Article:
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River valley healing forest to be part of national network

Heart gardens in Edmonton
Heart gardens in Edmonton
Author: 
By Shari Narine Sweetgrass Contributing Editor EDMONTON
Volume: 
24
Issue: 
17
Year: 
2016

November 3, 2016.

Hearts will soon be adorning the trees and shrubs in Edmonton’s river valley along the multi-use path between Groat Road and the High Level Bridge.

The pathway is Edmonton’s interpretation and contribution to a national network of healing forests that was conceived by the National Centre for Truth and Reconciliation. 

“These places are supposed to be places for reflection and understanding about the legacy of residential schools and also some current issues like murdered and missing Aboriginal women and the children in the foster care system,” said Sara Komarnisky, a member of RISE (Reconciliation in Solidarity Edmonton).

The NCTR will be mapping the locations of the healing forests across Canada.

“Our initiative in Edmonton is intended to be a community space but will be linked together with other healing forests throughout the country,” said Komarnisky.

She says the path – which will be marked as far as 1,200-plus hearts go – was chosen because it was a busy location throughout the year and, in the winter months, includes an outdoor skating rink.

“RISE works to bring people together around residential schools and the legacy of residential schools and making safe places to talk about that and to take action toward reconciliation so we wanted to put it somewhere where people come together,” said Komarnisky.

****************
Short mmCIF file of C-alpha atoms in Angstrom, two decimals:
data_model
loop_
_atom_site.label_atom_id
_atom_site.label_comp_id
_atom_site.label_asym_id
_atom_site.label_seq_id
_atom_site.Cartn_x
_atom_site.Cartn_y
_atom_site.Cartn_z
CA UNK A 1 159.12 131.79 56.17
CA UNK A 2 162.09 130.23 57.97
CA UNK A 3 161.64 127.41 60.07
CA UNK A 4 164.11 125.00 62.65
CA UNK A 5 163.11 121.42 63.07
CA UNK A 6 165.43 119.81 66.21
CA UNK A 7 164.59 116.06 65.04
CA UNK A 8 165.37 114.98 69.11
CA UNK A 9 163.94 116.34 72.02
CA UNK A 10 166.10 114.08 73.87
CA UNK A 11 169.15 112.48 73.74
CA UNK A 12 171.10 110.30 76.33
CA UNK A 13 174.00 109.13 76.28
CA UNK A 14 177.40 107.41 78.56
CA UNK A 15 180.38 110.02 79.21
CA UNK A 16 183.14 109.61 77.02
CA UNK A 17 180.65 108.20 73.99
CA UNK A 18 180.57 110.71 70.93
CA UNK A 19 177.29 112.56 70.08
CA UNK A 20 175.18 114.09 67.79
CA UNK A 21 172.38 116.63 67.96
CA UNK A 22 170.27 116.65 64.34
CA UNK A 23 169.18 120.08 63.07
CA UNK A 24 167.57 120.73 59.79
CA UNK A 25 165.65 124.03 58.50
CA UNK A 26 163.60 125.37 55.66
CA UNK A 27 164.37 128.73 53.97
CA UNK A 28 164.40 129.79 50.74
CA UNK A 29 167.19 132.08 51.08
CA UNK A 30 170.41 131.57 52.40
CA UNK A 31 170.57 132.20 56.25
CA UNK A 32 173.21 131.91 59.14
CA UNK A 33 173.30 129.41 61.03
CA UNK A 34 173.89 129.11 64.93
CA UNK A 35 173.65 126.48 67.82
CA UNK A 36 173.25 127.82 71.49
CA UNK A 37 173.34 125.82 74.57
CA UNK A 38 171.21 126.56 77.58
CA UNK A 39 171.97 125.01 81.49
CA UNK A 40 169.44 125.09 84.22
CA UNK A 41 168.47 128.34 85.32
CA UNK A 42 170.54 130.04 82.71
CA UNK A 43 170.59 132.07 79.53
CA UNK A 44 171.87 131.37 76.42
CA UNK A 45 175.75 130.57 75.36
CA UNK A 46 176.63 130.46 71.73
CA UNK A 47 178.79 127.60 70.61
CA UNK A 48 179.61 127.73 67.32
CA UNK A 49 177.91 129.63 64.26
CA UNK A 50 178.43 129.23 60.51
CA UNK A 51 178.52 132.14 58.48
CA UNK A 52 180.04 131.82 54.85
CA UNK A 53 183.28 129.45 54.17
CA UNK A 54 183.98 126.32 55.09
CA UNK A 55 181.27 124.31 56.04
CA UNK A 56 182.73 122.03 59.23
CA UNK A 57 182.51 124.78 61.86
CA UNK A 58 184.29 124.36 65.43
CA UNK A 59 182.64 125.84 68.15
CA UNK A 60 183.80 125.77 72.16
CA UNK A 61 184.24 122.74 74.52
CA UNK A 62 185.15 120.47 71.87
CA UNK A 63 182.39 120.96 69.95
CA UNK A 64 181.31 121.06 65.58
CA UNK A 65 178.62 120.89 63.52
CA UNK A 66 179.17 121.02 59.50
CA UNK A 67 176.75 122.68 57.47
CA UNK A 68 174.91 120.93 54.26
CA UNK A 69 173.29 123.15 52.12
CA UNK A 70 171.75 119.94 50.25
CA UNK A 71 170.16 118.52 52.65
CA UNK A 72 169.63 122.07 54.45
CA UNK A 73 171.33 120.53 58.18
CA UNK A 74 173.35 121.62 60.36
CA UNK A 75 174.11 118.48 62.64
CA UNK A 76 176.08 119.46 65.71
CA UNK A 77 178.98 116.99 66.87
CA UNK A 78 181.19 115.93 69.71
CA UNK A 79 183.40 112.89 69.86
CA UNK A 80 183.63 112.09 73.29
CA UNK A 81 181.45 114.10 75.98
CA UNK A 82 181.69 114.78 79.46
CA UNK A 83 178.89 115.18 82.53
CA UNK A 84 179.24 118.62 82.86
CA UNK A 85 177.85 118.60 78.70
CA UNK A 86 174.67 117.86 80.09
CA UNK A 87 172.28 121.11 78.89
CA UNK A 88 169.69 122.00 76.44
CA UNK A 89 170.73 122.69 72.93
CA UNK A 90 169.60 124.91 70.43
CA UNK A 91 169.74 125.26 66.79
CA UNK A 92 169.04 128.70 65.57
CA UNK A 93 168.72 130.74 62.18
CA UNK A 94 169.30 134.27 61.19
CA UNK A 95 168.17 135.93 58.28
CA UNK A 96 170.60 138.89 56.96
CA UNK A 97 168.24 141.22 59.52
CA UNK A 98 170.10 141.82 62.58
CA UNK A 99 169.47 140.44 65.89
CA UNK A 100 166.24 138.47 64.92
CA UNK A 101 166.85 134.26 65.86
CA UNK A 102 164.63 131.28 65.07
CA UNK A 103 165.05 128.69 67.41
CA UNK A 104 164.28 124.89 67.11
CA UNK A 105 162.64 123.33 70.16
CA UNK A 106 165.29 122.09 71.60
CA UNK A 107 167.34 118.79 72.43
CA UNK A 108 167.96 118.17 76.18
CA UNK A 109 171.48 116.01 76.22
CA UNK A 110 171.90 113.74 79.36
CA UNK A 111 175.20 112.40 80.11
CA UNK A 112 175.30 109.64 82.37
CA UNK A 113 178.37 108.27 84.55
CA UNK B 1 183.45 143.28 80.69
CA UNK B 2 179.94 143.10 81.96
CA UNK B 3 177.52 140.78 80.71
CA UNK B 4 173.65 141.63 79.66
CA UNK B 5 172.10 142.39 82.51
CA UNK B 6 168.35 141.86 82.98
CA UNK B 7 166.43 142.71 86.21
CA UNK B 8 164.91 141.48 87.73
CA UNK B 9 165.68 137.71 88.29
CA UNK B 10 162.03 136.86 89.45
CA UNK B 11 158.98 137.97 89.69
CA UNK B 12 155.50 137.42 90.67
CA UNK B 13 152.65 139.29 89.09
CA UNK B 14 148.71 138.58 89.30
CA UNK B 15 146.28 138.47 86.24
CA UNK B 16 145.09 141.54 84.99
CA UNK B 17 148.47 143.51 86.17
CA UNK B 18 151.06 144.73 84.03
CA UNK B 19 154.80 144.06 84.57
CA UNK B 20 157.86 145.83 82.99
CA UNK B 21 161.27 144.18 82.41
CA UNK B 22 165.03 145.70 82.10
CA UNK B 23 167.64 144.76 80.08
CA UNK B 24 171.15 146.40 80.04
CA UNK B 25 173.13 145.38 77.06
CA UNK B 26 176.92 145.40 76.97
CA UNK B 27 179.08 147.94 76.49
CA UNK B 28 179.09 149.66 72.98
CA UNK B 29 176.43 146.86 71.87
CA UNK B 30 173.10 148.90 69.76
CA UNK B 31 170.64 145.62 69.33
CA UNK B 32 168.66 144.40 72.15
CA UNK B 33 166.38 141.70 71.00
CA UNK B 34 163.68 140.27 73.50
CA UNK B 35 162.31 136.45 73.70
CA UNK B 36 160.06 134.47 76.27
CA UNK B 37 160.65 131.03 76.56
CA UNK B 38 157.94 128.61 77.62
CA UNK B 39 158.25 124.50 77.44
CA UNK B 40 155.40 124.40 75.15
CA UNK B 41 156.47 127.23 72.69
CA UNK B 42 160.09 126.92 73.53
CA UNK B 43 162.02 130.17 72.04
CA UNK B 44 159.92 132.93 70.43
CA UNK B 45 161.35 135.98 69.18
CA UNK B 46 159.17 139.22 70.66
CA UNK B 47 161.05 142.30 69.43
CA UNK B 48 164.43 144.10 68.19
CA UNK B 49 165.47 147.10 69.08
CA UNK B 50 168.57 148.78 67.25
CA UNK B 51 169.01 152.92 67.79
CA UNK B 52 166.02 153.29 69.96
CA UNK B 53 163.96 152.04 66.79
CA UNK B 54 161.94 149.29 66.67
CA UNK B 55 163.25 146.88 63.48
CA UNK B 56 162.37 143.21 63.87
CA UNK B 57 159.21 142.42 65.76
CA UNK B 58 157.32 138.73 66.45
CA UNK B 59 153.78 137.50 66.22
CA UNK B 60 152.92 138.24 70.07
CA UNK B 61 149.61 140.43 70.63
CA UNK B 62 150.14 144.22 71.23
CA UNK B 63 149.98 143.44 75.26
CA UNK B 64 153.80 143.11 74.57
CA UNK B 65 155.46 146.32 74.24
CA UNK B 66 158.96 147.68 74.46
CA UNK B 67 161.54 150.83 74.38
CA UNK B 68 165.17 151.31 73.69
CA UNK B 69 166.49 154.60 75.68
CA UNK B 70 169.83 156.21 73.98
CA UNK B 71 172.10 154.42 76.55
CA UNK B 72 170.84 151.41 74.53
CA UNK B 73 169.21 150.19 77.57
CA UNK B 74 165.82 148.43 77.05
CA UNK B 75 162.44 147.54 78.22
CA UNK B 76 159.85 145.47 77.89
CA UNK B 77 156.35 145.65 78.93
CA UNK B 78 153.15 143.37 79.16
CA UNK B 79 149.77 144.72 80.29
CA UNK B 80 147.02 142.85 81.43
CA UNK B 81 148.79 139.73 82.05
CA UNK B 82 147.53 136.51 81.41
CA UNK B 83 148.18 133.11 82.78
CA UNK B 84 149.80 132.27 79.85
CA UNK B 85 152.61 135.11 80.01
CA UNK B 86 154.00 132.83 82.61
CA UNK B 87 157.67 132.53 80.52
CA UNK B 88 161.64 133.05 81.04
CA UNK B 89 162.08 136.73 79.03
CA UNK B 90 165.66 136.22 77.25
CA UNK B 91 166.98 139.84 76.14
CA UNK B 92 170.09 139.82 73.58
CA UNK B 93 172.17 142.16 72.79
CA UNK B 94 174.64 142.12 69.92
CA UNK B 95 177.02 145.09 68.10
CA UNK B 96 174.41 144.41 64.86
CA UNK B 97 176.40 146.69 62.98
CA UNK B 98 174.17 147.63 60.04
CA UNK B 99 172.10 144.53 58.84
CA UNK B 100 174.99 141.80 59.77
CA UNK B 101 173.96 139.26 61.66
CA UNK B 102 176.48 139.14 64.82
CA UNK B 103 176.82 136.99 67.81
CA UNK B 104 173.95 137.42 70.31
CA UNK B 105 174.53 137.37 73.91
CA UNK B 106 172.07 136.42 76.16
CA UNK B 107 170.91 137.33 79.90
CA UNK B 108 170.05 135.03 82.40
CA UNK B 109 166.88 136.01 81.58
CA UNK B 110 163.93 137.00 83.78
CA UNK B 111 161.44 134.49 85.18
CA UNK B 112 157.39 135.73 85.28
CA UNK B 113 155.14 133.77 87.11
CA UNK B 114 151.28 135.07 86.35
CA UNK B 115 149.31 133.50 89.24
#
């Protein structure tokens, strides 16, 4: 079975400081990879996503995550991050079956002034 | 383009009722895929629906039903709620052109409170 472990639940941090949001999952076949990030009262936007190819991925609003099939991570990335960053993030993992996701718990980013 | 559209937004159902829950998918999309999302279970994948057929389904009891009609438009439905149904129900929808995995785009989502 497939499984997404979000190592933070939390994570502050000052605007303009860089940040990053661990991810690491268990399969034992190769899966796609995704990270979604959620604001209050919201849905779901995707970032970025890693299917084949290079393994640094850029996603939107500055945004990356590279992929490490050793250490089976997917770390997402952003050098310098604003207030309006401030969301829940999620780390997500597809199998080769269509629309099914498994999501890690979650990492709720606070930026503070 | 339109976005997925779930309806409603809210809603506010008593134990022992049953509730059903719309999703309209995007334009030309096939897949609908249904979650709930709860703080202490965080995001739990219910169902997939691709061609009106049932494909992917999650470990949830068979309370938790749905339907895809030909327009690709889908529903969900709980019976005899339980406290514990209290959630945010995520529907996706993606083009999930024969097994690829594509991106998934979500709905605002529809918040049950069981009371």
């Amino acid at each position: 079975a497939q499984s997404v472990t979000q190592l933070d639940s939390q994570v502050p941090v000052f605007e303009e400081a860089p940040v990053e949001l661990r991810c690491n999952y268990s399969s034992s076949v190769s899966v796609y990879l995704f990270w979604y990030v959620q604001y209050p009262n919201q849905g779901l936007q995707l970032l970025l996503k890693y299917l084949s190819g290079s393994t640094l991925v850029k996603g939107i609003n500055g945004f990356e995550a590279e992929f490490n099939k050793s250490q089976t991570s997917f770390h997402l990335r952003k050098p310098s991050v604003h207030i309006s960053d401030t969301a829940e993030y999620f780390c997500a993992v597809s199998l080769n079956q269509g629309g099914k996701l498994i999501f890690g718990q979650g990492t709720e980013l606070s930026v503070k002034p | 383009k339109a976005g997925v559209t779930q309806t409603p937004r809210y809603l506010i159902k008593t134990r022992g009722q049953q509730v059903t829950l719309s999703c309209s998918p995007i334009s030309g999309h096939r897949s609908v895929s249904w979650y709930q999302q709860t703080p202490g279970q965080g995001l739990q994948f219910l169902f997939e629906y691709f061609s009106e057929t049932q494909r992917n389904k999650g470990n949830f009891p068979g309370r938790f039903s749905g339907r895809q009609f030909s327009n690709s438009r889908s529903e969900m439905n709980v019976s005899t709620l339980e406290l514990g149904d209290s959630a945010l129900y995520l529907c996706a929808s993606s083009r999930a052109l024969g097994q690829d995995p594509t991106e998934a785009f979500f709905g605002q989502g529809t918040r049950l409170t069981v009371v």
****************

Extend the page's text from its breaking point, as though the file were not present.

The installation is the repurposing of hearts that were made in 2015 by over 200 people and planted in heart gardens outside of City Hall and at Edmonton Public Library locations. The hearts – made of a variety of materials including paper, cloth and wood – contain messages of support for survivors of residential schools.

“This is their second life. So they will be hung in the trees and stay there as long as nature intends them to,” said Komarnisky.

A sign along the path will direct people to a website so they can learn about colonialism, residential schools, murdered and missing Indigenous women, and Aboriginal children in care.

“I can imagine along that path people stopping to, at first, wonder what these hearts are and learn about them…. For other people it could be a place to go to reflect and think about their personal link to this history,” said Komarnisky. “We’re hoping that it sparks people to reflection and understanding and ultimately to action.”

RISE is looking for volunteers to help out with the installation which will take place Saturday afternoon. Volunteers are asked to meet across from the Victoria Park oval parking lot.

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